The Argentine Panthers were involved in the general mobilization during the 1965 border clash between Argentina and Chile but no combat occurred. They were taken out of service in 1969 due to the lack of spare parts and replaced with Douglas A-4Q Skyhawks.[9]

The Argentine Navy operated the Grumman F-9 Cougar as well.


Two F9F-2Bs of VF-721 over Korea.

F9F-5s of VF-111 on the USS Lake Champlain in 1953.

F9F-5P reconnaissance aircraft

F9F and AJ Savage of the NATC during in-flight refueling tests in 1953

The first two prototypes
The third prototype
First production version, powered by Pratt & Whitney J42 engine.
Version fitted with underwing racks for bombs and rockets. All F9F-2s were eventually so modified, and the B designation was dropped.
Unarmed photographic reconnaissance version used in Korea.
Allison J33 powered version produced as insurance against the failure of the J42, 54 built. All converted to J42 power later.
Prototype used in the development of the F9F-4.
Version with longer fuselage with greater fuel load and powered by J33 engine. Most re-engined with J42s. F9F-4s were the first aircraft to successfully employ blown air, extracted from between the engine's compressor and combustion chambers, to energize the slot flaps, thus achieving a decrease in stalling speed of 9 kn for takeoff and 7 kn on power approach for landing.
Variant of F9F-4, but powered by Pratt & Whitney J48 engine, 616 built.
Unarmed photo-reconnaissance version, 36 built, longer nose.
After the F9F Panther was withdrawn operational service, a number of F9F-5s were converted into unmanned target drone aircraft.
As drone directors for the F9F-5K drones. Redesignated DF-9E in 1962.


United States

Aircraft on display

  • 123072 - Air Zoo in Kalamazoo, Michigan.[11]
  • 126226 - Combat Air Museum in Topeka, Kansas.[18]
  • unknown - The Air Museum, Planes of Fame, in Chino, California.[20]

Specifications (F9F-2 Panther)

3-side view of an F9F Panther.

Data from[citation needed]

General characteristics

  • Crew: 1
  • Length: 37 ft 5 in (11.3 m)
  • Wingspan: 38 ft 0 in (11.6 m)
  • Height: 11 ft 4 in (3.8 m)
  • Wing area: 250 ft² (23 m²)
  • Empty weight: 9,303 lb (4,220 kg)
  • Loaded weight: 14,235 lb (6,456 kg)
  • Max. takeoff weight: 16,450 lb (7,462 kg)
  • Powerplant: 1 × Pratt & Whitney J42-P-6/P-8 turbojet, 5,950 lbf (26.5 kN) with water injection


  • Maximum speed: 500 kn (575 mph, 925 km/h)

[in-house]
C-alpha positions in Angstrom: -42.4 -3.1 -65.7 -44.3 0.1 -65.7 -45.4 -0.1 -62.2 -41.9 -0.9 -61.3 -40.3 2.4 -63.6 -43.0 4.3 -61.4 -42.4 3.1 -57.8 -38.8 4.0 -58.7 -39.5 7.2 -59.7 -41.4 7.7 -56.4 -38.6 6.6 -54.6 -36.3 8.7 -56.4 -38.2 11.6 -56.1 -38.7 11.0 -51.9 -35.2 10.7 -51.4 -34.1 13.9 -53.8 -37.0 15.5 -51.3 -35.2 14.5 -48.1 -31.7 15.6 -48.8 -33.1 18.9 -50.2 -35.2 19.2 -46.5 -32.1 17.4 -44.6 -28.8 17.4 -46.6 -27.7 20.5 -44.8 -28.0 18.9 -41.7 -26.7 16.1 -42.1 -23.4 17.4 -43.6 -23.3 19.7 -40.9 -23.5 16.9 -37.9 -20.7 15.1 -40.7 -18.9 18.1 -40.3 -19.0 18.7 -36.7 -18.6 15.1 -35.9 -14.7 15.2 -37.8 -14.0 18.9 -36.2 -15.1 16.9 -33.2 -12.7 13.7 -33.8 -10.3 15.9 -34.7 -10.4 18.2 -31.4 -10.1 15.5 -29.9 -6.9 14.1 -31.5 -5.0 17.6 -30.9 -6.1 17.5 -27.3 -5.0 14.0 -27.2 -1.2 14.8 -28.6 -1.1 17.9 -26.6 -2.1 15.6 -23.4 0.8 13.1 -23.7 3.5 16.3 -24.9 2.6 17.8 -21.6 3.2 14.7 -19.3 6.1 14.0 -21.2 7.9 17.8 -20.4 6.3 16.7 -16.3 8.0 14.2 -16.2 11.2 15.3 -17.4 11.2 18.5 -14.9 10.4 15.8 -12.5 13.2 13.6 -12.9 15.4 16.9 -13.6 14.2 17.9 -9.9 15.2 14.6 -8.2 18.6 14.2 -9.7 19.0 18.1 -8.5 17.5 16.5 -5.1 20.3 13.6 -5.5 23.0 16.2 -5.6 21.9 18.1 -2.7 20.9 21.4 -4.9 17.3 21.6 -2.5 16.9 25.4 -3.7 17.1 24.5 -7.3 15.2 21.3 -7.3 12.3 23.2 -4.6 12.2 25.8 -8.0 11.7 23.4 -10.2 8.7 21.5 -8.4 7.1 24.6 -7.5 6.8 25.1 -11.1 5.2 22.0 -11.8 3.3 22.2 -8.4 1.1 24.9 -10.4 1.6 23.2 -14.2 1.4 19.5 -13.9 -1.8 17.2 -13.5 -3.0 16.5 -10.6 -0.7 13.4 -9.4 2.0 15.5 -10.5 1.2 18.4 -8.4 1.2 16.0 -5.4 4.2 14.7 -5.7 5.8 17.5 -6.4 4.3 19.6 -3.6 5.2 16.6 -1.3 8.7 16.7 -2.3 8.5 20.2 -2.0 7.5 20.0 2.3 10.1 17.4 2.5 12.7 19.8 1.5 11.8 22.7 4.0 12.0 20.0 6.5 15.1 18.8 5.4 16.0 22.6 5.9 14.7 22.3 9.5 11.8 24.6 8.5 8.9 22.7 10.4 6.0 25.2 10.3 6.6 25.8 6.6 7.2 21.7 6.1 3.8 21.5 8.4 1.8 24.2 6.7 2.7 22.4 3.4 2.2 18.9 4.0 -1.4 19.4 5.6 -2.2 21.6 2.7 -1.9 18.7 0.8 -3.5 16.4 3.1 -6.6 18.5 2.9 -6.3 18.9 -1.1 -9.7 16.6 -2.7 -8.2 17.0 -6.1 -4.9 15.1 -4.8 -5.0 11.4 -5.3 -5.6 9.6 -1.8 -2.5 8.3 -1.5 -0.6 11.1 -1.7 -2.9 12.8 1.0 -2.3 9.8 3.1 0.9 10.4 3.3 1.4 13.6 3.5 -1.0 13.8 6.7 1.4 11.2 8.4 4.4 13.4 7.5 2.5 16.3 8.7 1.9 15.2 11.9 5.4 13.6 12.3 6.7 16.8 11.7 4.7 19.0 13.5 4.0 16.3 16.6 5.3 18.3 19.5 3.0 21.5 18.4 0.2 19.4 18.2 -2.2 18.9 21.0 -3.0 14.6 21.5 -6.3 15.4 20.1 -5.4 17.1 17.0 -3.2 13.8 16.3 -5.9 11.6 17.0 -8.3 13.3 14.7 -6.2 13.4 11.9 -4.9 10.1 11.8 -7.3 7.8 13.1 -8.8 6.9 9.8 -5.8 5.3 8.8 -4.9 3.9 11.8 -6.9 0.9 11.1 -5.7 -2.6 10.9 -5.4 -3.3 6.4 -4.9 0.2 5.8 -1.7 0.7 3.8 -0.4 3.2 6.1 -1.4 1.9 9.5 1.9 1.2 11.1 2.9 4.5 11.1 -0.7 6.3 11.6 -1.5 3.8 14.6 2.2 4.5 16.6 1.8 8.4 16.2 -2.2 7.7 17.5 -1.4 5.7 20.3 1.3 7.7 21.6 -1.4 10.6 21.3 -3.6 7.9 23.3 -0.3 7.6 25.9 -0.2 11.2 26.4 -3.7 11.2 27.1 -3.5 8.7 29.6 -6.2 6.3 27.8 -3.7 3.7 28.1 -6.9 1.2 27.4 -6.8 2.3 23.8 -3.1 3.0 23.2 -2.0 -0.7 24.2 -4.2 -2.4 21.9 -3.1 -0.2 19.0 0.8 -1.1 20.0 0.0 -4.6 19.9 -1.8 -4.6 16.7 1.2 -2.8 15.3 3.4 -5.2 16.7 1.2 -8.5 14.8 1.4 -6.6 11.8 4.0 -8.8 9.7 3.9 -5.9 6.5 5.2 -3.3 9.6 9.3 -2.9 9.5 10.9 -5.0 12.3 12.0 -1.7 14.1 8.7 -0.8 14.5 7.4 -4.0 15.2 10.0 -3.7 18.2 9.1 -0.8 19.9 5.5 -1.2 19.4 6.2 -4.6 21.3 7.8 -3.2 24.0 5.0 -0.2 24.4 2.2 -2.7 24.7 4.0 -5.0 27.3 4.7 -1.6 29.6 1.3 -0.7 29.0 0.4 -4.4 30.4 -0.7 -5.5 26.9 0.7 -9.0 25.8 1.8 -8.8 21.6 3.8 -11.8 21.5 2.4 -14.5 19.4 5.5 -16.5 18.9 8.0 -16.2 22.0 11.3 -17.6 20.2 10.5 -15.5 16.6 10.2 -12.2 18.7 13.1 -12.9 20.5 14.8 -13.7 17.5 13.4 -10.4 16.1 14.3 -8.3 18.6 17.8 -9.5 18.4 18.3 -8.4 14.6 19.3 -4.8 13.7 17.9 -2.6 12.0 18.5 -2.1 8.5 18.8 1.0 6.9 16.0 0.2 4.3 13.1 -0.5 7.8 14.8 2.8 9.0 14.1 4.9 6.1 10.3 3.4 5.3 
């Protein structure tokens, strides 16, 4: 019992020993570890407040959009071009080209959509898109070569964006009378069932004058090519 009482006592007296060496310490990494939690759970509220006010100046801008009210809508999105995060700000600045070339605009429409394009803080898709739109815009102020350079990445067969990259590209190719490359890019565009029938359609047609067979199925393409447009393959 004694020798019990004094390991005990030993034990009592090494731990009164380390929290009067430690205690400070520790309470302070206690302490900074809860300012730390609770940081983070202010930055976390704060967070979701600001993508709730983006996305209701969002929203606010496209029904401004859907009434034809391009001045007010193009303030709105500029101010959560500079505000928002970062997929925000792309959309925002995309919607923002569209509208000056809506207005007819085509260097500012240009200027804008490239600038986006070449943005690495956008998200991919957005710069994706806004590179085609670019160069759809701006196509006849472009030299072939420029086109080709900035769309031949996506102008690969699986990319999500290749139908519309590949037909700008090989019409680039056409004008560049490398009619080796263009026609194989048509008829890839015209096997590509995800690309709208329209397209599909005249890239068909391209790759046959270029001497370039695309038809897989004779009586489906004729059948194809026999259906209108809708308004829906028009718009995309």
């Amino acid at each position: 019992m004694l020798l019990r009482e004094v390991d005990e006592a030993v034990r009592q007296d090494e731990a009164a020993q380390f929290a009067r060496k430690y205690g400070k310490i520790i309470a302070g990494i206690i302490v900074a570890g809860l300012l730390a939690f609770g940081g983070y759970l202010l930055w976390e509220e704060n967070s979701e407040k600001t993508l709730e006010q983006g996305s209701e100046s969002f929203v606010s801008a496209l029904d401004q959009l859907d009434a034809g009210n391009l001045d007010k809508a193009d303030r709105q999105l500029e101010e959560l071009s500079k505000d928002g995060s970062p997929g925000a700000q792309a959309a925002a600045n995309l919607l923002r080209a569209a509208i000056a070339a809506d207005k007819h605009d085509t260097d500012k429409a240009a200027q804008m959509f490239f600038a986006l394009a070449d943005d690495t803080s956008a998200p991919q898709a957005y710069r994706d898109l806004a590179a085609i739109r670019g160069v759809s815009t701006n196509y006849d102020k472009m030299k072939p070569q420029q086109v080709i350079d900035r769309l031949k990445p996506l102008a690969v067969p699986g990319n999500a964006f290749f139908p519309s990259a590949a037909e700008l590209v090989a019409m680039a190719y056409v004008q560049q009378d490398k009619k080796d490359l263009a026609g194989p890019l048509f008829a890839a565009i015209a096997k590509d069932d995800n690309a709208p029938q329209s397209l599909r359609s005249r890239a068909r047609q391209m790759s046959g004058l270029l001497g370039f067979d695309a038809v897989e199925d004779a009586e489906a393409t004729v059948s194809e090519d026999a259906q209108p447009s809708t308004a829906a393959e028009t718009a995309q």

• Range: 1,300 mi (1,100 nmi, 2,100 km)
  • Service ceiling: 44,600 ft (13,600 m)
  • Rate of climb: 5,140 ft/min (26.1 m/s)
  • Wing loading: 71 lb/ft² (350 kg/m²)
  • Thrust/weight: 0.42


  • Guns: 4 × 20 mm (0.79 in) M2 cannon, 190 rpg
  • Hardpoints: Underwing hardpoints  and provisions to carry combinations of:
    • Rockets: 6 × 5 in (127 mm) rockets on underwing hardpoints
    • Bombs: 2,000 lb (907 kg) of bombs

Notable appearances in media

The Panther played a prominent role in the 1954 movie Men of the Fighting Lady (also known as Panther Squadron).[21] The F9F was also featured in the flying sequences in the 1954 movie The Bridges at Toko-Ri, although in the 1953 James A. Michener novel upon which the movie was based, the main character flew a McDonnell F2H Banshee.[22]

See also



  1. Hardy 1987, p.79.
  2. Meyer 2002
  3. Winchester 2004, p. 96.
  4. Taylor 1969, p. 506.
  5. Kott 2007, p. 293.
  6. Cleaver, Thomas M. "Four Down! The Korean Combat the U.S. Tried to Forget." Flight Journal, June 2013, pp. 42–49.
  7. Winchester 2004, p. 97.
  8. Cooper, Tom. "Argentina, 1955-1965." Retrieved: 24 January 2013.
  9. Mey, Carlos. ."Panther" (Spanish). Pictorial and history in Argentine service. Retrieved: 19 July 2011.
  10. "F9F Panther/123050". National Naval Aviation Museum. Retrieved: 29 October 2012.
  11. "F9F Panther/123072". Warbird Registry. Retrieved: 29 October 2012.
  12. "F9F Panther/123517". Warbird Registry. Retrieved: 29 October 2012.
  13. "F9F Panther/123612". Warbird Registry. Retrieved: 29 October 2012.
  14. "F9F Panther/123653". Warbird Registry. Retrieved: 29 October 2012.
  15. "F9F Panther/125183". Pima Air & Space Museum. Retrieved: 29 October 2012.
  16. "F9F Panther/123526." National Museum of the Marine Corps. Retrieved: 2 February 2013.
  17. "F9F Panther/125595". Valiant Air Command Museum. Retrieved: 29 October 2012.
  18. "F9F Panther/126226". Combat Air Museum. Retrieved: 4 March 2013.
  19. "F9F Panther/126275". Battleship Memorial Park. Retrieved: 29 October 2012.
  20. "F9F Panther/unknown." Planes of Fame Air Museum. Retrieved: 10 November 2012.
  21. Nixon, Rob. "Articles: Men of the Fighting Lady." Turner Classic Movies. Retrieved: 4 August 2013.
  22. Tatara, Paul. "Articles: The Bridges at Toko-Ri." Turner Classic Movies. Retrieved: 4 August 2013.


  • Grossnick, Roy and William J. Armstrong. United States Naval Aviation, 1910-1995. Annapolis, Maryland: Naval Historical Center, 1997. ISBN 0-16-049124-X.
  • Hardy, Michael John. Sea, Sky and Stars: An Illustrated History of Grumman Aircraft. London: Arms & Armour Press, 1987. ISBN 978-0853688327.
  • Kott, Richard C. "Attack from the Sky". in Marolda, Edward (ed.). The United States Navy in the Korean War. Annapolis, Maryland: Naval Institute Press, 2007. ISBN 978-1591144878.
  • Meyer, Corwin H. "Grumman Panther". Flight Journal, October 2002.
  • Schnitzer, George. Panthers Over Korea. Baltimore, Maryland: Publish America, 2007. ISBN 1-4241-7942-4.
  • Sullivan, Jim. F9F Panther/Cougar in action. Carrollton, Texas: Squadron/Signal Publications, 1982. ISBN 978-0-89747-127-5.
  • Taylor, John W.R. "Grumman F9F Cougar". Combat Aircraft of the World from 1909 to the Present. New York: G.P. Putnam's Sons, 1969. ISBN 0-425-03633-2.
  • Winchester, Jim, ed. "Grumman F9F Panther". Military Aircraft of the Cold War (The Aviation Factfile). London: Grange Books plc, 2006. ISBN 1-84013-929-3.

External links